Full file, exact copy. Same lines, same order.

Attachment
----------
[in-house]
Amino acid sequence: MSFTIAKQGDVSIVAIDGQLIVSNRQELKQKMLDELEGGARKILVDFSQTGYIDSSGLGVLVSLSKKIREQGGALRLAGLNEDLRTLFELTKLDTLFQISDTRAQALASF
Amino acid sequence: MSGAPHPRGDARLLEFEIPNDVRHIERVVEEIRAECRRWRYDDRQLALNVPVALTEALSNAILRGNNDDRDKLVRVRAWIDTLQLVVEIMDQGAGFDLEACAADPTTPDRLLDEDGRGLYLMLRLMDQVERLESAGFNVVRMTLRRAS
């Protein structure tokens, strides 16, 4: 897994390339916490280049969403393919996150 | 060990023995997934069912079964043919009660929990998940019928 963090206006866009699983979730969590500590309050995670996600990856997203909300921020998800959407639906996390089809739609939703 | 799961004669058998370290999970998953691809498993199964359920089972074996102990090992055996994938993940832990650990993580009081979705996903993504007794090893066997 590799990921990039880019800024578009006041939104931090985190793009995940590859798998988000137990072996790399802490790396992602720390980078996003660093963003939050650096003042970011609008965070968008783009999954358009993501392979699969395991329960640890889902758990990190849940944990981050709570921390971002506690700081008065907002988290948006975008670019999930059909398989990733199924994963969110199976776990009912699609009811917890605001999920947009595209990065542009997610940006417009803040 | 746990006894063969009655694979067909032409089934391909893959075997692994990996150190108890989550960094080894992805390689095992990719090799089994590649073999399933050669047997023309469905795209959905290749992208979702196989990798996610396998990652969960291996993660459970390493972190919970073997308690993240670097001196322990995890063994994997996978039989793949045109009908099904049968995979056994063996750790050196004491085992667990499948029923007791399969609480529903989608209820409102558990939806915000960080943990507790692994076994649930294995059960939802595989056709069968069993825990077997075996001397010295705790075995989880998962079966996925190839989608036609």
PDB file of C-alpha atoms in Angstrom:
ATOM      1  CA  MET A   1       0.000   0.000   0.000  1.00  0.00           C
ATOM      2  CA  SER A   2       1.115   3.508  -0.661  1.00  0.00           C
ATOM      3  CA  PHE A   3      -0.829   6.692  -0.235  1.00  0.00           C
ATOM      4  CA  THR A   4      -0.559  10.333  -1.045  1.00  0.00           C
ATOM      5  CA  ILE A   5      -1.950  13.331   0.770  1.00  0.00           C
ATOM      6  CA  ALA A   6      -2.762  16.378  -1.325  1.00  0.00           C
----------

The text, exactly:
[in-house]
Amino acid sequence: MSFTIAKQGDVSIVAIDGQLIVSNRQELKQKMLDELEGGARKILVDFSQTGYIDSSGLGVLVSLSKKIREQGGALRLAGLNEDLRTLFELTKLDTLFQISDTRAQALASF
Amino acid sequence: MSGAPHPRGDARLLEFEIPNDVRHIERVVEEIRAECRRWRYDDRQLALNVPVALTEALSNAILRGNNDDRDKLVRVRAWIDTLQLVVEIMDQGAGFDLEACAADPTTPDRLLDEDGRGLYLMLRLMDQVERLESAGFNVVRMTLRRAS
């Protein structure tokens, strides 16, 4: 897994390339916490280049969403393919996150 | 060990023995997934069912079964043919009660929990998940019928 963090206006866009699983979730969590500590309050995670996600990856997203909300921020998800959407639906996390089809739609939703 | 799961004669058998370290999970998953691809498993199964359920089972074996102990090992055996994938993940832990650990993580009081979705996903993504007794090893066997 590799990921990039880019800024578009006041939104931090985190793009995940590859798998988000137990072996790399802490790396992602720390980078996003660093963003939050650096003042970011609008965070968008783009999954358009993501392979699969395991329960640890889902758990990190849940944990981050709570921390971002506690700081008065907002988290948006975008670019999930059909398989990733199924994963969110199976776990009912699609009811917890605001999920947009595209990065542009997610940006417009803040 | 746990006894063969009655694979067909032409089934391909893959075997692994990996150190108890989550960094080894992805390689095992990719090799089994590649073999399933050669047997023309469905795209959905290749992208979702196989990798996610396998990652969960291996993660459970390493972190919970073997308690993240670097001196322990995890063994994997996978039989793949045109009908099904049968995979056994063996750790050196004491085992667990499948029923007791399969609480529903989608209820409102558990939806915000960080943990507790692994076994649930294995059960939802595989056709069968069993825990077997075996001397010295705790075995989880998962079966996925190839989608036609």
PDB file of C-alpha atoms in Angstrom:
ATOM      1  CA  MET A   1       0.000   0.000   0.000  1.00  0.00           C
ATOM      2  CA  SER A   2       1.115   3.508  -0.661  1.00  0.00           C
ATOM      3  CA  PHE A   3      -0.829   6.692  -0.235  1.00  0.00           C
ATOM      4  CA  THR A   4      -0.559  10.333  -1.045  1.00  0.00           C
ATOM      5  CA  ILE A   5      -1.950  13.331   0.770  1.00  0.00           C
ATOM      6  CA  ALA A   6      -2.762  16.378  -1.325  1.00  0.00           C